Imagine a biomimetic robot that can inflate itself, bend at odd angles, and channel liquids through itself in any direction. That’s what scientists at Harvard University have created. By using squishy little Lego blocks with channels built-in, a team at Harvard has created robots can move like slugs or snakes. For example, when you close the channels the robots expand and move and when you open them you can pump liquids through in various configurations, thereby allowing you to reconfigure a robot’s motions on the fly.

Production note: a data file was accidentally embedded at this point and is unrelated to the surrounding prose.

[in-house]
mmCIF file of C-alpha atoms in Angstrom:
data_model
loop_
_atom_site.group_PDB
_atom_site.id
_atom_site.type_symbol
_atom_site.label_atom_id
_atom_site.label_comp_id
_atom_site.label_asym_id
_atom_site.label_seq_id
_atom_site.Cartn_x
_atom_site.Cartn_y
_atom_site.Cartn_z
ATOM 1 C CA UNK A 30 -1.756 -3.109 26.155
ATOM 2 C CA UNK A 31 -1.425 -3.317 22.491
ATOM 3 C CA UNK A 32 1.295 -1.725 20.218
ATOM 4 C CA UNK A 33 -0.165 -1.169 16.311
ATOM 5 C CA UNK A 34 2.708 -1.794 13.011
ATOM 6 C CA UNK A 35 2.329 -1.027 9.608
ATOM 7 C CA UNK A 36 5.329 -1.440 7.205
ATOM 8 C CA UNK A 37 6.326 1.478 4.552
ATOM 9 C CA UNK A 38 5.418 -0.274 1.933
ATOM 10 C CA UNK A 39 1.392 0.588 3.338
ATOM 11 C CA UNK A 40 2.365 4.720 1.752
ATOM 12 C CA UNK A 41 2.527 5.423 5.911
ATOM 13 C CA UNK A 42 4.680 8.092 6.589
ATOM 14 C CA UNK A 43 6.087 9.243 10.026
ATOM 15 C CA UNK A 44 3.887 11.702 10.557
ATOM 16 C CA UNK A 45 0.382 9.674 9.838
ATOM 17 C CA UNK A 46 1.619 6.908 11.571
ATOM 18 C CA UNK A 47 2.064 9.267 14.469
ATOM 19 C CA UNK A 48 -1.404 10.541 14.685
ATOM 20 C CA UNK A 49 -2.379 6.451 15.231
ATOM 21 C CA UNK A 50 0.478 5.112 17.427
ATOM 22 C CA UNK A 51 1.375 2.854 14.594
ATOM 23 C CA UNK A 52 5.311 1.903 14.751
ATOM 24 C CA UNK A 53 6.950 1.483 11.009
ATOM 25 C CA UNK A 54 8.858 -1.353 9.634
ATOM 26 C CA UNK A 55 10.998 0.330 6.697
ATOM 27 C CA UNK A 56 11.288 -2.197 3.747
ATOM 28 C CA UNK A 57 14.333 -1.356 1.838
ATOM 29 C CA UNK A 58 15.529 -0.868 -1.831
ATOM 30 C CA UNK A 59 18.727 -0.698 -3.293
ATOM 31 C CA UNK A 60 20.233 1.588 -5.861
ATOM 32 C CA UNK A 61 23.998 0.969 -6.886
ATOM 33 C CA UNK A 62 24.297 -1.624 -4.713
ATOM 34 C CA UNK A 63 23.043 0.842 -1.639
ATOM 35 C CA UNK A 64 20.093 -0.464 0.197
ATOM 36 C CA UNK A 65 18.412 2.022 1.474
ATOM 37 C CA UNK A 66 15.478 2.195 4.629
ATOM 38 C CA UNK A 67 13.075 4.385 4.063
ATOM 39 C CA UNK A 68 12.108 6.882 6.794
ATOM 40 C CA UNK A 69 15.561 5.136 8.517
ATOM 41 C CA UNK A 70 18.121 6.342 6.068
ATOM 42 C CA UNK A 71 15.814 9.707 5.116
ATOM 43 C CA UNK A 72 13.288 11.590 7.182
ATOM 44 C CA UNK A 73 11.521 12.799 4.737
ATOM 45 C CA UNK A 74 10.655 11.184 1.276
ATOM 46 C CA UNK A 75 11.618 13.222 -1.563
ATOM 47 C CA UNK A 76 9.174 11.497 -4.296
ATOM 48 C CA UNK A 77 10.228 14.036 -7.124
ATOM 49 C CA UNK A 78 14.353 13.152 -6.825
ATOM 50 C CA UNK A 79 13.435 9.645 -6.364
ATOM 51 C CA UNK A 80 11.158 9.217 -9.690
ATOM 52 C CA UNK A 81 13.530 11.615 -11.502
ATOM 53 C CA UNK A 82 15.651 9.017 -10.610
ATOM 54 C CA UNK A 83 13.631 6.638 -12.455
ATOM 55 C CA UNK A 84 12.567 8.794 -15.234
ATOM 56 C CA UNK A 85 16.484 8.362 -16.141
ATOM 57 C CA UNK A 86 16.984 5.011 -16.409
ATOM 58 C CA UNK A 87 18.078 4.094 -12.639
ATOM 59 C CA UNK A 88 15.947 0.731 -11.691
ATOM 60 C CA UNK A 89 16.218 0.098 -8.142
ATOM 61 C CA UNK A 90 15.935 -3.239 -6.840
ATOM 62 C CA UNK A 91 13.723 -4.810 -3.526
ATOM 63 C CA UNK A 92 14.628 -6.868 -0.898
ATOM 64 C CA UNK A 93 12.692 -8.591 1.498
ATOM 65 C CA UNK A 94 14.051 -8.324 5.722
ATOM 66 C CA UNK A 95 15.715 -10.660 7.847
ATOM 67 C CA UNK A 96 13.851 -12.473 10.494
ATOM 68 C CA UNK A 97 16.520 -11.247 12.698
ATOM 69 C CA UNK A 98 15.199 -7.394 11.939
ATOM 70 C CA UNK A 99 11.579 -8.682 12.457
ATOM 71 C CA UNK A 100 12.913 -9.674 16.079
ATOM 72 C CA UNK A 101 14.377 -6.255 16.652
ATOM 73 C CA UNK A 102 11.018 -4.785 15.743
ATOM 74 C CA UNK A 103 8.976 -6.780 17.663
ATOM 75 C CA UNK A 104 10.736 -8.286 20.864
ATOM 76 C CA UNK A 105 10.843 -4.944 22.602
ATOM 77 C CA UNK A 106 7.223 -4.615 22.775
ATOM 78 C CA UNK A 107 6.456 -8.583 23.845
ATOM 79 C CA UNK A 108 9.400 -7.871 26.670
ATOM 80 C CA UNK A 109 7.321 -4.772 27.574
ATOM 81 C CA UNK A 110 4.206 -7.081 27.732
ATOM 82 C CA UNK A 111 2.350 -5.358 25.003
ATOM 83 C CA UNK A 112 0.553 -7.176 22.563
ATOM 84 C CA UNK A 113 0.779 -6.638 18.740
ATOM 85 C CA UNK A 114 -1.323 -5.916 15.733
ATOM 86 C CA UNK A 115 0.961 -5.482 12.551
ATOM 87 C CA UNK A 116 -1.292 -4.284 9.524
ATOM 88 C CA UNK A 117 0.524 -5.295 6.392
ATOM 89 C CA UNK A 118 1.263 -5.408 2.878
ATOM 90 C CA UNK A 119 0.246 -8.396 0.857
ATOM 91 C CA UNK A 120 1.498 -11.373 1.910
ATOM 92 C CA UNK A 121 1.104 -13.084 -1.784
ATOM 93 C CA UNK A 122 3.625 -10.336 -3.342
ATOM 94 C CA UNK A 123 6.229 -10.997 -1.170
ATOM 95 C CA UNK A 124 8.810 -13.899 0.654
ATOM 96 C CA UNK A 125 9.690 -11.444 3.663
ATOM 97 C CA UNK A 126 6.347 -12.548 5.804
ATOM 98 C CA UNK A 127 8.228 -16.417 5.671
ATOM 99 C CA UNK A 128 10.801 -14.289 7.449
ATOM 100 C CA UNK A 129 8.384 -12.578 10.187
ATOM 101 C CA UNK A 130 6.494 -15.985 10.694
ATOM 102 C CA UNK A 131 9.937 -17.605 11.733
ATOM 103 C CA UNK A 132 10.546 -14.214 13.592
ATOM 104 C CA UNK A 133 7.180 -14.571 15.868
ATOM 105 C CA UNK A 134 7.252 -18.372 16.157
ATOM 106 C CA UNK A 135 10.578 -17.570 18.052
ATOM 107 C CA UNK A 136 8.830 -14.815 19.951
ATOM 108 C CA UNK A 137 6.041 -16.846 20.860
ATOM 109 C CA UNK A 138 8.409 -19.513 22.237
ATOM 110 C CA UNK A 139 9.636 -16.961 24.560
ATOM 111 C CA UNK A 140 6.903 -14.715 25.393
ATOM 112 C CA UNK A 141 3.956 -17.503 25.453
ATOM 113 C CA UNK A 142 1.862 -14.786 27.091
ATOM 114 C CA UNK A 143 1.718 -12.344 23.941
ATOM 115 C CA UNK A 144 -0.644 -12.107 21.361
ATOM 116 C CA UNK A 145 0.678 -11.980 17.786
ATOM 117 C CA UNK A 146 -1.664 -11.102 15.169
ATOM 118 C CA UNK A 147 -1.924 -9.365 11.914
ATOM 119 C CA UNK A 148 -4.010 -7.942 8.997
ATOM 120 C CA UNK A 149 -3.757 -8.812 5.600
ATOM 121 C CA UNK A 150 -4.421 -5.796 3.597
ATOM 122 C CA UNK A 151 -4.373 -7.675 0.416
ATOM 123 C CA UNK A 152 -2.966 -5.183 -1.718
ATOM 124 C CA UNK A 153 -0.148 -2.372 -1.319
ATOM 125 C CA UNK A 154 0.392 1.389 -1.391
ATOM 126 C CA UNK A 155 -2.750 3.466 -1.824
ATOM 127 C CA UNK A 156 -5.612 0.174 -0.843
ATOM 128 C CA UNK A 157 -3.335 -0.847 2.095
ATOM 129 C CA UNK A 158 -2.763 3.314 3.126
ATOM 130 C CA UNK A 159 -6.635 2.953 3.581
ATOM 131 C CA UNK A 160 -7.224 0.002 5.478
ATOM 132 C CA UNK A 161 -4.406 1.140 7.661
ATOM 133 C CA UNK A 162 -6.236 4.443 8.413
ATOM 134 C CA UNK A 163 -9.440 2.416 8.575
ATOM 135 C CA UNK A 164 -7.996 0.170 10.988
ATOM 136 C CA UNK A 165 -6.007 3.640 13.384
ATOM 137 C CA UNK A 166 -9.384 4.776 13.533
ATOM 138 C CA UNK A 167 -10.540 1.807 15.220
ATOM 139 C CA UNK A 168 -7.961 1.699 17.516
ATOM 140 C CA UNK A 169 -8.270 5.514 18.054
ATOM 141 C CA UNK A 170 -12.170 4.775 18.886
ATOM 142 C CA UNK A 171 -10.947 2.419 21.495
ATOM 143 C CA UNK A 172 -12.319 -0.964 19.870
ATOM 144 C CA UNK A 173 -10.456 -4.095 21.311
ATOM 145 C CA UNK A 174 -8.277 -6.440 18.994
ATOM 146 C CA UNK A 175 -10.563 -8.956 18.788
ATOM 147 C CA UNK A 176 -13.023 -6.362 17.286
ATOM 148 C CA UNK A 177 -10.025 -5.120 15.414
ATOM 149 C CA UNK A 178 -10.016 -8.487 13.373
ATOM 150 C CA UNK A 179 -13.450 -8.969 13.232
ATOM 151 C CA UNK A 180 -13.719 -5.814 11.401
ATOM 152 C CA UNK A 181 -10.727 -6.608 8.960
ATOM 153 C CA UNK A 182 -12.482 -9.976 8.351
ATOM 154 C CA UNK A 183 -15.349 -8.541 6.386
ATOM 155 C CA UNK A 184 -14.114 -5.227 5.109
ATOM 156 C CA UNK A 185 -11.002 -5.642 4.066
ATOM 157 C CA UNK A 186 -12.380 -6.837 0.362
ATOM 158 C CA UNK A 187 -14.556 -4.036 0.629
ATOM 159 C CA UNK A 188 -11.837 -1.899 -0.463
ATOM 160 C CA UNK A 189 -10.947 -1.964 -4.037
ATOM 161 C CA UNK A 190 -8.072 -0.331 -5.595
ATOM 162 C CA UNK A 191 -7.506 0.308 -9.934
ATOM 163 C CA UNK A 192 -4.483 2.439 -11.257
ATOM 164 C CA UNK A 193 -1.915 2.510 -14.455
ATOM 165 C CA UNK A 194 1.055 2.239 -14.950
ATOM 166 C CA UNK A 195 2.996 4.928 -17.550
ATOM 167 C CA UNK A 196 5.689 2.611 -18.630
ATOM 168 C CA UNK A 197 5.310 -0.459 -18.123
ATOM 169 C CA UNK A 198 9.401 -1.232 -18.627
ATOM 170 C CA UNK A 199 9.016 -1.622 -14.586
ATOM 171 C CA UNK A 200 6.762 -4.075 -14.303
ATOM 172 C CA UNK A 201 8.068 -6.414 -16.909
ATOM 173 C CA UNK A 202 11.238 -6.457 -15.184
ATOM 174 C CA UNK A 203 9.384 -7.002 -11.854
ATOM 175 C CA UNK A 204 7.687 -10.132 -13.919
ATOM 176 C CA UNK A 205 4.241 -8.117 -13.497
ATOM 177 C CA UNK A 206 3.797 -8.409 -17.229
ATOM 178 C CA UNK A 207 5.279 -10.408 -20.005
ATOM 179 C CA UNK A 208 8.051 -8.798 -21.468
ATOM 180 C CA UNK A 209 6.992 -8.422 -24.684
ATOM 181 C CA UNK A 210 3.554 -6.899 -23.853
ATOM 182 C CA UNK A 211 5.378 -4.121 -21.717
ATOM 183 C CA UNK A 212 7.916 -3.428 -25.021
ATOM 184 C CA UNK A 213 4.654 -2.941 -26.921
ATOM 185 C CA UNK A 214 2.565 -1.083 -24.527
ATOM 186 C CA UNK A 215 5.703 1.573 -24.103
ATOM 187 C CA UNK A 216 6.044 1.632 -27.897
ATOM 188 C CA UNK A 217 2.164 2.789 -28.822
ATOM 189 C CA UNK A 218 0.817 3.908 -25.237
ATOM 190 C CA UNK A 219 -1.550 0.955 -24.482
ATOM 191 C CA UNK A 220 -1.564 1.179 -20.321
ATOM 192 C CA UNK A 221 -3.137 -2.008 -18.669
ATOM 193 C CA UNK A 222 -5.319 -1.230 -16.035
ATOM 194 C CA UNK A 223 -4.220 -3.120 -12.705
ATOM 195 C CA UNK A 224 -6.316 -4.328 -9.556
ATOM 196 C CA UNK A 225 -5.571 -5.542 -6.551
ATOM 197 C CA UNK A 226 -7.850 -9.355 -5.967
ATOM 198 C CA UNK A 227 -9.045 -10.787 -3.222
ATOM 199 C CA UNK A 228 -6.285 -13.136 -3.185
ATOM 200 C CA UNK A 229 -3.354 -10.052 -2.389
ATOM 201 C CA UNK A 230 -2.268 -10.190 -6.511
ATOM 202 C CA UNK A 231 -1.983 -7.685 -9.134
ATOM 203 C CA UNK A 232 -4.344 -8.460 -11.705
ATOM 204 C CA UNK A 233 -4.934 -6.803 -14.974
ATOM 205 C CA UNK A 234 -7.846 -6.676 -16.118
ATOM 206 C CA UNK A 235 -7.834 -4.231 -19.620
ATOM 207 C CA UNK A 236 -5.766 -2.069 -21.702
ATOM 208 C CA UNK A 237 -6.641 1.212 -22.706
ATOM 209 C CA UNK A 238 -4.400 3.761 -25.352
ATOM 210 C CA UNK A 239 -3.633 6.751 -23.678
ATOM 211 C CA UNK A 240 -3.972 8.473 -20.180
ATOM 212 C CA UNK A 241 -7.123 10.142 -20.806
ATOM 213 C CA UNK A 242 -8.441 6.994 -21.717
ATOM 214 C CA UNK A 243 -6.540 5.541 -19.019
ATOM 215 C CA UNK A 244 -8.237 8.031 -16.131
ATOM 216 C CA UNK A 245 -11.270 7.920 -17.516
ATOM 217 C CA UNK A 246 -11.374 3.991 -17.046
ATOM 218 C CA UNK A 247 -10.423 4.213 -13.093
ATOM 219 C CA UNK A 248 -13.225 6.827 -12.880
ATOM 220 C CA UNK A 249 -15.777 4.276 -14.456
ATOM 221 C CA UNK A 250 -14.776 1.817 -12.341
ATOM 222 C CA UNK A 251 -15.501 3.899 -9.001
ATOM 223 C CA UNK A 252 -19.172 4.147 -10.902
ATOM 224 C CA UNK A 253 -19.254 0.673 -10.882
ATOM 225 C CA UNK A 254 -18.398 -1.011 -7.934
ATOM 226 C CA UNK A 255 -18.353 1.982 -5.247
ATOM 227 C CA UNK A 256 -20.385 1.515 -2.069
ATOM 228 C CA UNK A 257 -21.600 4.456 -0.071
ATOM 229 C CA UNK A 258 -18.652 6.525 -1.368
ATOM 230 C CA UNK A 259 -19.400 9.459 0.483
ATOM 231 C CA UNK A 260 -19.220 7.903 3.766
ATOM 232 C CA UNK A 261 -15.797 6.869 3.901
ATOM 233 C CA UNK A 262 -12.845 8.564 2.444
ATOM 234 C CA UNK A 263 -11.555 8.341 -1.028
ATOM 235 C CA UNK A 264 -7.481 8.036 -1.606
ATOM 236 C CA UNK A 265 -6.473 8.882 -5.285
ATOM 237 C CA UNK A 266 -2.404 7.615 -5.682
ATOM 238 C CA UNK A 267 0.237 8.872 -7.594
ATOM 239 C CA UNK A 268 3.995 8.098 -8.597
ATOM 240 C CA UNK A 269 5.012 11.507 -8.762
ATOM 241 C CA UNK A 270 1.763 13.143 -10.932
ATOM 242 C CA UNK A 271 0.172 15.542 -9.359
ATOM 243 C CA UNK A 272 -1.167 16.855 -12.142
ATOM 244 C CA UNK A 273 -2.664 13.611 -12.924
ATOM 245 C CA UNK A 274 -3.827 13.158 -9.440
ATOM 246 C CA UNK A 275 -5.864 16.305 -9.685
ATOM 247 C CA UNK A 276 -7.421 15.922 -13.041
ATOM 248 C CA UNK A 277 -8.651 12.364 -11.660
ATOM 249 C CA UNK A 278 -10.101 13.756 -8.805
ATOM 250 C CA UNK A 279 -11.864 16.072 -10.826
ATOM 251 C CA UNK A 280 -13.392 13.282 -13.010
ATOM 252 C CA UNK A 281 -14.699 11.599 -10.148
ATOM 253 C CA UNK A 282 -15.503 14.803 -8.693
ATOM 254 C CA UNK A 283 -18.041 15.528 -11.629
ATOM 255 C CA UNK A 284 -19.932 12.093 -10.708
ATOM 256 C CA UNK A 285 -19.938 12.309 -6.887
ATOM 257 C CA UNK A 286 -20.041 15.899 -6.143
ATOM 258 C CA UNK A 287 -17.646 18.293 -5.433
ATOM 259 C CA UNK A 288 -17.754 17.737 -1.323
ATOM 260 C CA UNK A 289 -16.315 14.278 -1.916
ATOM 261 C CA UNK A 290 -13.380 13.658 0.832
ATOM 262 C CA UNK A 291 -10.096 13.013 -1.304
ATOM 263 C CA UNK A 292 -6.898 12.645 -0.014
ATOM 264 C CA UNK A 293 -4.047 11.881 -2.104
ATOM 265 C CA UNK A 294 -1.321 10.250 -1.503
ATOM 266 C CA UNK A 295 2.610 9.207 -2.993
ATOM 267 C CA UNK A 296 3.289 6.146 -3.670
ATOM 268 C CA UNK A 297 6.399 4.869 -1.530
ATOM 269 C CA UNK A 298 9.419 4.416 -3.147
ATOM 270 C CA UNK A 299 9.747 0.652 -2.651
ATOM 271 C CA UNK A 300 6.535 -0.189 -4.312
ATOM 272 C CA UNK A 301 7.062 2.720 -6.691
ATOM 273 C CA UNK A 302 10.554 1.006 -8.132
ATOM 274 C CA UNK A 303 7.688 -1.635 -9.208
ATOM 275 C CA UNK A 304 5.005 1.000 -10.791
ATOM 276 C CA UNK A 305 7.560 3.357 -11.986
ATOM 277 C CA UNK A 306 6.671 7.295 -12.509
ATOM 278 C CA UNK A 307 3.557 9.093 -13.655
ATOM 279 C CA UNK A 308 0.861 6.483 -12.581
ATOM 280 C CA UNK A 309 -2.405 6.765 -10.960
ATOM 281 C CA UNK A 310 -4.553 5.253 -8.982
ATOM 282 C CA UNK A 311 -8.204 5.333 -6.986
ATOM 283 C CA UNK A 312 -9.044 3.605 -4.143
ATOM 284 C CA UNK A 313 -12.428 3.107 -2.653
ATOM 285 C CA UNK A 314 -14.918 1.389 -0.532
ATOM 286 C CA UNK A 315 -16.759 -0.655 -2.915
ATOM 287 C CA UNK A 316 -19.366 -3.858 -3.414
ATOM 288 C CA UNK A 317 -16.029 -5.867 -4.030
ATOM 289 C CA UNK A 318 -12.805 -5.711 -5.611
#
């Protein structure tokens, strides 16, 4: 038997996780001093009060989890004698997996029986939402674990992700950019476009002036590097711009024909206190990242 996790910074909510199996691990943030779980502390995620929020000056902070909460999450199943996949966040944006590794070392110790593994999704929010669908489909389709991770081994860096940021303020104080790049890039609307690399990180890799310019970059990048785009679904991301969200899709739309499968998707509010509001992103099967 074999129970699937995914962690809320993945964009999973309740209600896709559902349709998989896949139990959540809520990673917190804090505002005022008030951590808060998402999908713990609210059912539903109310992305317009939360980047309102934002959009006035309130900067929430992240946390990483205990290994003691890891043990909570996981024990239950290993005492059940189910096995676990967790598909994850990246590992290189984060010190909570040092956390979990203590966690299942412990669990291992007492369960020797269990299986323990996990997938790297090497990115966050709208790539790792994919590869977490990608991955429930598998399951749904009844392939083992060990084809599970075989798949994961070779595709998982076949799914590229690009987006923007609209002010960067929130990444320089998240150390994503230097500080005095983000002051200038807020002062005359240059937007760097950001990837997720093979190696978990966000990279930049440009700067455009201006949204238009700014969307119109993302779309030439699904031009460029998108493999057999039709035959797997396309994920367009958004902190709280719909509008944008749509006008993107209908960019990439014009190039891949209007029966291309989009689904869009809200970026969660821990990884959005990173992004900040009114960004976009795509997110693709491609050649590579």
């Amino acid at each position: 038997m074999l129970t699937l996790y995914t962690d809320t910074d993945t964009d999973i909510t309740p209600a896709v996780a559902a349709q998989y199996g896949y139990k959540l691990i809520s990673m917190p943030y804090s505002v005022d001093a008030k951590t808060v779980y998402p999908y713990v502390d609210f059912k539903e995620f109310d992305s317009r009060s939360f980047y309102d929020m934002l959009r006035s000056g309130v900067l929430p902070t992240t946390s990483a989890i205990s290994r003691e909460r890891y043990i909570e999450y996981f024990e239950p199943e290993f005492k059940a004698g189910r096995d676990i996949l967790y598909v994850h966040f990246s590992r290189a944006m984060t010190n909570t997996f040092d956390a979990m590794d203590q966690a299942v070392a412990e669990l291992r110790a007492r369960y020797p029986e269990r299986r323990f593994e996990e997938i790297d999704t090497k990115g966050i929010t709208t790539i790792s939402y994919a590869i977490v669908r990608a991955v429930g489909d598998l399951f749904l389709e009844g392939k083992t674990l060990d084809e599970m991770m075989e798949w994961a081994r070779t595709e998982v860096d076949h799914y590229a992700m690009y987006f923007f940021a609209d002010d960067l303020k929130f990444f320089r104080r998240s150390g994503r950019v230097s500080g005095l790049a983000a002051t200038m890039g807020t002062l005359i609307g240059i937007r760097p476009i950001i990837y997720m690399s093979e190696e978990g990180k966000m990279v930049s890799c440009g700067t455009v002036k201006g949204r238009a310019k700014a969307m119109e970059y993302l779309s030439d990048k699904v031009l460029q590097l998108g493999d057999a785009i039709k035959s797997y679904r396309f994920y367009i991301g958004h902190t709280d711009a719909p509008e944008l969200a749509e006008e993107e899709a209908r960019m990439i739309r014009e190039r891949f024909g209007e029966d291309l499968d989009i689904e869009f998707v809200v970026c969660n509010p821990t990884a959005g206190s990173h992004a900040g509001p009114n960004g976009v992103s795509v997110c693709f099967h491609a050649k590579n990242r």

Created by George Whitesides and his team, the robots aren’t quite ready for the mass market. However, because they can be cheaply made using a 3D printer and some flexible plastic and because the stick together so well, you could feasibly make a squishy trunk-like robot, a robotic (but squishy) arm, or even a squishy circulatory system. And, because they snap in and out, you can simply swap out entire systems in a second.
The team wrote about the project in the journal Advanced Materials and they foresee a day when a robot could reconfigure itself by swapping out its own parts. I, for one, welcome our squishy robotic overlords.